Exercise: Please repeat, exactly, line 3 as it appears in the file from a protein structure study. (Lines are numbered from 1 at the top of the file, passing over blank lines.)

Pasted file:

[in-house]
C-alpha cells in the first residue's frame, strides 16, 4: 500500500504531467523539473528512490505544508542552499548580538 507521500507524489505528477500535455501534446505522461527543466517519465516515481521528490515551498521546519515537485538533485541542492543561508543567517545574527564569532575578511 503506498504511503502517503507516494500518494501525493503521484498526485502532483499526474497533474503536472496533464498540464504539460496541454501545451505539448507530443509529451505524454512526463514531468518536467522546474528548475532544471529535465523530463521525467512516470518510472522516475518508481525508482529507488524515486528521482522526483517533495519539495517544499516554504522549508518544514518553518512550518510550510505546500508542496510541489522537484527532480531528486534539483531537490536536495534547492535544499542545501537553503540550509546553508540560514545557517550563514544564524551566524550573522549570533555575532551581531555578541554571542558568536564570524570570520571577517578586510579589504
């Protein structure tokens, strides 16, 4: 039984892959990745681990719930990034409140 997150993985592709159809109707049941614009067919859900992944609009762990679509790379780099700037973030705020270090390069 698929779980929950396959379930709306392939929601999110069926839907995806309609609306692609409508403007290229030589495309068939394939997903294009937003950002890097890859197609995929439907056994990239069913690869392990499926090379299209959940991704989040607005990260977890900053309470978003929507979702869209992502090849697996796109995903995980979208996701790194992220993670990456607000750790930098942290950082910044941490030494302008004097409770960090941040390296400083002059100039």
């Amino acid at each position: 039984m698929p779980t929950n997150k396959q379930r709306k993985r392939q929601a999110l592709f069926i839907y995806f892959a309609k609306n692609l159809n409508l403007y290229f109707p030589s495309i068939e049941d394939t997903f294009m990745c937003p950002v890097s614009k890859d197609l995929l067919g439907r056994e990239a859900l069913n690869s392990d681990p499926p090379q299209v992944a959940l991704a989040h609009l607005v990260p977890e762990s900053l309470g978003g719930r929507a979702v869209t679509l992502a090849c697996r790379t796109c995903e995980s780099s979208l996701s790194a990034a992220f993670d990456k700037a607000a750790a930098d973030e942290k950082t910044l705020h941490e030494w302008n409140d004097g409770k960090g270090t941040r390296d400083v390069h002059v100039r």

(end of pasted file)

């Protein structure tokens, strides 16, 4: 039984892959990745681990719930990034409140 997150993985592709159809109707049941614009067919859900992944609009762990679509790379780099700037973030705020270090390069 698929779980929950396959379930709306392939929601999110069926839907995806309609609306692609409508403007290229030589495309068939394939997903294009937003950002890097890859197609995929439907056994990239069913690869392990499926090379299209959940991704989040607005990260977890900053309470978003929507979702869209992502090849697996796109995903995980979208996701790194992220993670990456607000750790930098942290950082910044941490030494302008004097409770960090941040390296400083002059100039």